These school holidays I got booked in to teach 10 creative writing classes to young writers aged from 5 to 18 years old, at a plethora of Northern Beaches Council libraries and at Mosman Community College, where I usually teach adults. The classes ranged from 1½ hours to full day workshops, and every session had its own rhythm and atmosphere, depending on the personalities and writing skills present – I had to keep my teachings flexible and adapt to the needs of up to 30 young writers at a time. Doing so many sessions back-to-back was also fascinating, as I got to compare and contrast the best ways to keep everyone engaged and on task.
I thought some parents out there might be interested in my findings (please share them around!), so here are my top 10 tips to get kids writing in their spare time:
1: When & Where
Give them the power – choice is powerful. So ask them:
- when they’d like to try some story writing,
- for how long do they want to write, and
- what do they want to write about?
The choice is theirs!
2: Talk It Through
Talk their story ideas through with them before they start writing, and ask questions about how their story will unfold. This will help ensure their plot is clear in their mind before writing.
3: Reference Characters
As you talk, think of characters you’ve both read or watched who might be similar to the characters in their story. How are the characters similar, how are they different? Finding points of reference will help ensure they have a clear idea of who to write about.
Help them think of events in their own lives that may form the basis of a story. A personal angle will bring depth to their work.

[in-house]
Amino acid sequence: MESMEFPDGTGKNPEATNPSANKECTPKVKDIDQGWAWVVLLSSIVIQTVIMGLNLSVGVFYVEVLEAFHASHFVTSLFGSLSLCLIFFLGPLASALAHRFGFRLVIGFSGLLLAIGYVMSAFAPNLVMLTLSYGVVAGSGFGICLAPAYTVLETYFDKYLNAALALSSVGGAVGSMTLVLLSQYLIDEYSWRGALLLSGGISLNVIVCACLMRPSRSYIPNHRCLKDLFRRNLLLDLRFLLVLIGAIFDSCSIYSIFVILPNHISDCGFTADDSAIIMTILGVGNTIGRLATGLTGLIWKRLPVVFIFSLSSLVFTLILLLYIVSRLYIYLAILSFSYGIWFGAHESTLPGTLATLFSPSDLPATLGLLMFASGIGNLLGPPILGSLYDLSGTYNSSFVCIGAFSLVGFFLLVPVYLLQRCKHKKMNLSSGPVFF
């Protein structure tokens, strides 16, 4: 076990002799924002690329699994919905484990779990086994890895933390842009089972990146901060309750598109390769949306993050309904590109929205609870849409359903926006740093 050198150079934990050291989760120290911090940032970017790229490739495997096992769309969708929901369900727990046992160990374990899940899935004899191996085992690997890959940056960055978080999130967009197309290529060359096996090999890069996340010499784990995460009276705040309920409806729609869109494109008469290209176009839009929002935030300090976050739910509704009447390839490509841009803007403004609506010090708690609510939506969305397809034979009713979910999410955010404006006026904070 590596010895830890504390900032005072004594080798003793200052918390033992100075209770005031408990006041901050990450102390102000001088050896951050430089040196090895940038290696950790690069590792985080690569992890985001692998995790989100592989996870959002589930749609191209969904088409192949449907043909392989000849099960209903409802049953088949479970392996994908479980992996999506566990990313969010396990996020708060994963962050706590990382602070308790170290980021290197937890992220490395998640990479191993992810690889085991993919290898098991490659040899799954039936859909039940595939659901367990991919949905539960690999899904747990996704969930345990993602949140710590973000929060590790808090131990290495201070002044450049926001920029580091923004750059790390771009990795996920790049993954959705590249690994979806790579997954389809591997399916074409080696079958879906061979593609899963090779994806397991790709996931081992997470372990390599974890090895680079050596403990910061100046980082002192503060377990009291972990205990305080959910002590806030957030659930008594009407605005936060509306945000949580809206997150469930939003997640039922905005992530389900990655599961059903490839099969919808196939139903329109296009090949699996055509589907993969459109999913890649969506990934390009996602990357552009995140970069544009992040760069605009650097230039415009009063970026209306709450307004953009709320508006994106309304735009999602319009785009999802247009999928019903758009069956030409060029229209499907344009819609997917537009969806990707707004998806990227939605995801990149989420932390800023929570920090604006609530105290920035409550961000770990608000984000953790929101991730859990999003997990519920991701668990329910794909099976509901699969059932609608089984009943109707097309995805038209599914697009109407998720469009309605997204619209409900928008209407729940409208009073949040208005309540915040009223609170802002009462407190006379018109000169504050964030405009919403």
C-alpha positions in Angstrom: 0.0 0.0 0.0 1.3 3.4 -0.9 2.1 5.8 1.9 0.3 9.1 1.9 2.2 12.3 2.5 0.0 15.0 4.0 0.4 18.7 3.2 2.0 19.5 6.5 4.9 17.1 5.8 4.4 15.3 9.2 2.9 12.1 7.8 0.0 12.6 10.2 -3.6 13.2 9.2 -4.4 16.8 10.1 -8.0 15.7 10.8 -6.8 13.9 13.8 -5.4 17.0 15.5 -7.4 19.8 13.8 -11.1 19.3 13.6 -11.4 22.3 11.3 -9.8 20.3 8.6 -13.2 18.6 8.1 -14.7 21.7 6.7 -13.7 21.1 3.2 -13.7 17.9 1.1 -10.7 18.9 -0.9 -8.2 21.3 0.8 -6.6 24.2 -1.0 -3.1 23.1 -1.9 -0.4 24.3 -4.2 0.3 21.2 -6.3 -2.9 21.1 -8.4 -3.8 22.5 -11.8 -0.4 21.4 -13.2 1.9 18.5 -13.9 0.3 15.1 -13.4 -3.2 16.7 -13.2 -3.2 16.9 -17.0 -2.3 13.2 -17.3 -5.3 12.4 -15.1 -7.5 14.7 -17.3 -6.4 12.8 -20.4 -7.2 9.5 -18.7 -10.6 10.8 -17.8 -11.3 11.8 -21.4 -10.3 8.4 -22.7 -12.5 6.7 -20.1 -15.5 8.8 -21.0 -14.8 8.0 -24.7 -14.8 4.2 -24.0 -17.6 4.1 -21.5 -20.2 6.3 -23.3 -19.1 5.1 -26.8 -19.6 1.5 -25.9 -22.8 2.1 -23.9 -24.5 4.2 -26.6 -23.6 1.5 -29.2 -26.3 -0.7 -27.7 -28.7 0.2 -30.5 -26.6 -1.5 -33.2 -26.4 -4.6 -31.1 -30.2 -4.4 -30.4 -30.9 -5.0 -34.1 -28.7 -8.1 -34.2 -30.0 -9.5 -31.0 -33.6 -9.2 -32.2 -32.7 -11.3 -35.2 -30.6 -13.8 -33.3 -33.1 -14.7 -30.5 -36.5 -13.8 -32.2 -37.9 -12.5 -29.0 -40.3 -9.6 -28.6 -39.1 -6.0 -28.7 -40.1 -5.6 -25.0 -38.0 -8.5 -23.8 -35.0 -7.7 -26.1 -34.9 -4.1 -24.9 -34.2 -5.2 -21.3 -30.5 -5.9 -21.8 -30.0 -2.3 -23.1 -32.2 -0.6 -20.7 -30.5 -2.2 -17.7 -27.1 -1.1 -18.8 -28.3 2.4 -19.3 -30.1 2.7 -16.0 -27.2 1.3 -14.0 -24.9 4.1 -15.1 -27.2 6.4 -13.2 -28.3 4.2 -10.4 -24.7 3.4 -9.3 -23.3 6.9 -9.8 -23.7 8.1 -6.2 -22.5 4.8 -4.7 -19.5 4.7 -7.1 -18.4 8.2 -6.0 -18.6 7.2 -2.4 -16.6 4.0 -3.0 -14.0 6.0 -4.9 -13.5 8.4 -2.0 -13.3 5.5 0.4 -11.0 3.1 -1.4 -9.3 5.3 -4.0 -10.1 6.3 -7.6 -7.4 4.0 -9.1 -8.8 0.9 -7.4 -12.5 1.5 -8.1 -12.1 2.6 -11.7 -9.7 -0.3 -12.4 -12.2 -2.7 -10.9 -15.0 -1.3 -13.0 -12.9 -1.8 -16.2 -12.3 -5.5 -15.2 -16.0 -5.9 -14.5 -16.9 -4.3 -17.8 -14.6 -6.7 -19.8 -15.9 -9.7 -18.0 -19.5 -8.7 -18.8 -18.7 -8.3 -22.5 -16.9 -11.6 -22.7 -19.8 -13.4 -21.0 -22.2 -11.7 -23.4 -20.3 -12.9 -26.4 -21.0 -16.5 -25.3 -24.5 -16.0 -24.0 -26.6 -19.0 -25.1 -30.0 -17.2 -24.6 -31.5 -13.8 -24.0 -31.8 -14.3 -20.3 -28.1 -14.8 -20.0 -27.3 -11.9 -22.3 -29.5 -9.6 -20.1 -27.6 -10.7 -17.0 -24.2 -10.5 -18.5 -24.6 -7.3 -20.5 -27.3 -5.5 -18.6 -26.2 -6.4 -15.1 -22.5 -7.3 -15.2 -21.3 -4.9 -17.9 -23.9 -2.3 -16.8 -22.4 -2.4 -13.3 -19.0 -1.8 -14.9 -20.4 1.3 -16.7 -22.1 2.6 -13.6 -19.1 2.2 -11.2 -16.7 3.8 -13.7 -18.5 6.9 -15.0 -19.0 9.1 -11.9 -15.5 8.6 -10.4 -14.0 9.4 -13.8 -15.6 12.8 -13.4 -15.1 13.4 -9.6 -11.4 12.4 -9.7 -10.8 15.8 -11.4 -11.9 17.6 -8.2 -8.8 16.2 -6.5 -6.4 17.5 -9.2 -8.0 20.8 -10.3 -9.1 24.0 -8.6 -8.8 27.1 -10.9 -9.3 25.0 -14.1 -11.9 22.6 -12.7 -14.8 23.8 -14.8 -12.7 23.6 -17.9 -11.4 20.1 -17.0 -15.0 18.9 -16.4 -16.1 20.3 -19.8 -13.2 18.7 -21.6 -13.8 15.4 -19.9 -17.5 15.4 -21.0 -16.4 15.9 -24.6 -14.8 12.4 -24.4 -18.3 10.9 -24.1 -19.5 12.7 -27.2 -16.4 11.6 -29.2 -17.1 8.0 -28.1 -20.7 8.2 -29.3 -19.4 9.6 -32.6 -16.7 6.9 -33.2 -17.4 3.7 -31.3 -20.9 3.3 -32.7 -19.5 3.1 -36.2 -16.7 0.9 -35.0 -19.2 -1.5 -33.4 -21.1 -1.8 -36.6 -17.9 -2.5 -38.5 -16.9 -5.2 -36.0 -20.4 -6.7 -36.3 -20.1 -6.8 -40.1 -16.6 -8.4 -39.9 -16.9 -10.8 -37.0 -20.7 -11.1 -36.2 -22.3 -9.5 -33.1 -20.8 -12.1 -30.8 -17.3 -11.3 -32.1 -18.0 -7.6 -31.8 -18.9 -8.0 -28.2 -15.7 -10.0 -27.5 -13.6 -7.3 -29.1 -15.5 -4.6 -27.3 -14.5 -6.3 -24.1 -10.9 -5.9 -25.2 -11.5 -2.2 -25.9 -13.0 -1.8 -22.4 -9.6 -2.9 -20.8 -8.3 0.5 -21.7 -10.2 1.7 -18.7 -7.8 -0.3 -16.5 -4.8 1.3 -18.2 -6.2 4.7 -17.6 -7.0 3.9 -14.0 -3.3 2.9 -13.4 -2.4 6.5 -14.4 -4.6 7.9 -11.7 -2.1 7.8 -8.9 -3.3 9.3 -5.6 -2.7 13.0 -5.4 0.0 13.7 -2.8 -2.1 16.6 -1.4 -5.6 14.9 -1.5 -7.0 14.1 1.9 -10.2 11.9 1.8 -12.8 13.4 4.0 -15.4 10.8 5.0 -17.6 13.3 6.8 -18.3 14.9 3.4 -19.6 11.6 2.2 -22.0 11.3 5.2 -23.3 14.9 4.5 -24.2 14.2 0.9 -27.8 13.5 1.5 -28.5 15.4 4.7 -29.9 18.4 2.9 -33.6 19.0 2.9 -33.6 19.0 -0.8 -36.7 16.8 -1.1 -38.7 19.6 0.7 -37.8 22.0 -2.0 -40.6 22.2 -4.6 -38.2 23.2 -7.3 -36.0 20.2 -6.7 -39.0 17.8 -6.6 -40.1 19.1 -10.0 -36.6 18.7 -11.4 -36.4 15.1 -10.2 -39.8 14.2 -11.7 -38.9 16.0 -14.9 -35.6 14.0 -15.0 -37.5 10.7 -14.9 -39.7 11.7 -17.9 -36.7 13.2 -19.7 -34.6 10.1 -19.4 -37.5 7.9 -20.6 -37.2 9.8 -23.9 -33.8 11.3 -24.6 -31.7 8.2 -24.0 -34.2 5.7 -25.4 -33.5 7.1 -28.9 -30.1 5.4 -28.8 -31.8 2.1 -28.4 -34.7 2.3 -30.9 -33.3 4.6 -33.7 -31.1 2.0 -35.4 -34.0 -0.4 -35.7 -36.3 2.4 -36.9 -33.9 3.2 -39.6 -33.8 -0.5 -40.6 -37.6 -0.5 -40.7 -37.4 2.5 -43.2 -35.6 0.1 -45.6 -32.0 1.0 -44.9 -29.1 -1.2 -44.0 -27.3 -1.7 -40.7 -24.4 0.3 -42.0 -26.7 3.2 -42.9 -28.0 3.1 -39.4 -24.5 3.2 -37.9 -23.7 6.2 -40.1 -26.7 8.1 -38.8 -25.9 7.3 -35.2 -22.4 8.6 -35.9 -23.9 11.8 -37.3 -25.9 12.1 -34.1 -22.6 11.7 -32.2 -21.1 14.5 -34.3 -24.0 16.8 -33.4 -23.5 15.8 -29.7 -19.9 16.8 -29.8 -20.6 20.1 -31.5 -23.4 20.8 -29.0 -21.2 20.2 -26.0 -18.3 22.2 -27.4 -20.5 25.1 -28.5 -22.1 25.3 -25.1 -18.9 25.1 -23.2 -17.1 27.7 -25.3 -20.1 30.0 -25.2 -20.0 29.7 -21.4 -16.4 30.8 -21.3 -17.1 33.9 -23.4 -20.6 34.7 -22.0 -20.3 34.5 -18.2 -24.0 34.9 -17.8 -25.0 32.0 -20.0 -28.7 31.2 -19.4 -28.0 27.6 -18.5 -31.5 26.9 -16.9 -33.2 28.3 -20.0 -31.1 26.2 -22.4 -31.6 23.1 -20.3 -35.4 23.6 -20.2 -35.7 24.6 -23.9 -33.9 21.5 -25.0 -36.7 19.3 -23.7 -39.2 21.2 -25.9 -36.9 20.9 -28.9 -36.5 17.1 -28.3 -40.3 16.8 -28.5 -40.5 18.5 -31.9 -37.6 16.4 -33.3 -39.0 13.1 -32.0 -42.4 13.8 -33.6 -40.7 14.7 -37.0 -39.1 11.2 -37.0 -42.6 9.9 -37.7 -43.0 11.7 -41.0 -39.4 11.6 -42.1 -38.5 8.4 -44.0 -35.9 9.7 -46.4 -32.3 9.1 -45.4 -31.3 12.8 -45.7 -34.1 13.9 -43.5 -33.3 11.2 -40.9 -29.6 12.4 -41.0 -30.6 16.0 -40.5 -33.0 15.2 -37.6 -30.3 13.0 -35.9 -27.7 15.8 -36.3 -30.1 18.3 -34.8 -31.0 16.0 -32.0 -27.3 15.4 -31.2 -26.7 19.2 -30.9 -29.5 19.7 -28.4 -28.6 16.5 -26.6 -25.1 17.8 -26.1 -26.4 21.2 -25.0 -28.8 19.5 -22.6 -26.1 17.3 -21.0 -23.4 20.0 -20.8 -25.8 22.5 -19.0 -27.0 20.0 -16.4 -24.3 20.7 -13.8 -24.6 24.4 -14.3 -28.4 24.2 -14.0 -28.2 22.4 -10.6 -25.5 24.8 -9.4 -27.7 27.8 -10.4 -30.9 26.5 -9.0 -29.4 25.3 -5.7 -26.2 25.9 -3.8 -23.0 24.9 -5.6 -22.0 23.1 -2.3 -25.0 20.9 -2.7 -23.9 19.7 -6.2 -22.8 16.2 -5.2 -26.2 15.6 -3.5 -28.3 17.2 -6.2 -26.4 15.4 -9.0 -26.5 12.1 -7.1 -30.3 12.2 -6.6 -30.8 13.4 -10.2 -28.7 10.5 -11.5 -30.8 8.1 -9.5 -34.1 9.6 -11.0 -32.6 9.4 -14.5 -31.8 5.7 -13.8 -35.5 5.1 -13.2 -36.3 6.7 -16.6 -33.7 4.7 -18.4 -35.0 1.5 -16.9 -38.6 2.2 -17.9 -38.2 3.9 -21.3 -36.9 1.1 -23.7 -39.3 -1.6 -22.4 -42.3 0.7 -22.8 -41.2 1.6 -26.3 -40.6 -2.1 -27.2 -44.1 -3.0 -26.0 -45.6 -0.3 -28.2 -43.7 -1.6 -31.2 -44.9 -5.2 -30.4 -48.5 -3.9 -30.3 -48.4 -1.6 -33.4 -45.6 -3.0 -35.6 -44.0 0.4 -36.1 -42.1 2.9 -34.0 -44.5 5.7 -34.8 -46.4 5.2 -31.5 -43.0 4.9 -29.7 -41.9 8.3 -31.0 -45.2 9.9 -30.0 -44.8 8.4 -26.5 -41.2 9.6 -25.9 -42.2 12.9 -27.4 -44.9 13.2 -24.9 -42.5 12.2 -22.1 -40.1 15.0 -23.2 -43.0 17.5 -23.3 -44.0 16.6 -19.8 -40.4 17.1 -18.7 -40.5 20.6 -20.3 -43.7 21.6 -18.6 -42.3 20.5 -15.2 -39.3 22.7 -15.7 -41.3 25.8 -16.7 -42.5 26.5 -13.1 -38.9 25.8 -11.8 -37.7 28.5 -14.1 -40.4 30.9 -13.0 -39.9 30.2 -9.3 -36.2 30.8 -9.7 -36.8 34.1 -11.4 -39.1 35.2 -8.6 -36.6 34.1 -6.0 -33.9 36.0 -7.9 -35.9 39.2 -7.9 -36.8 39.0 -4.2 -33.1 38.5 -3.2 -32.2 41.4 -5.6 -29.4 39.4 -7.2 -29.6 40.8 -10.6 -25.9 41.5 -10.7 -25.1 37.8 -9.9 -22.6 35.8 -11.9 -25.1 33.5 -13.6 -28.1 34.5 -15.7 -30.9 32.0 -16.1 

5: Don’t Problem-Solve
Don’t solve story problems for them, as this won’t help them grow as communicators. Instead, if something in their story doesn’t make sense, point this out and leave it to them to find the answer.
6: Well Done!
Praise them! Give them encouragement and show delight!
7: Move On
If they get stuck on a particular section tell them to come back to it later: write another section for now, or finish up for the day and re-think that section after a break.
8: Ongoing Discussion
Continue to read or watch movies together, and talk about those stories as you go. Talk about what’s most likely to happen next and why they think that.
Those new to writing often grow by emulating their favourite writers. So keep them reading, both what they already like and new writers / writers they haven’t read before. Their next book might be a new favourite and a strong influence on their developing writing style.
10: Write More
Of course the more they write the better they’ll become, and the better they become, the more they’ll enjoy what they do!
I hope this helps more kids to get writing! Good luck!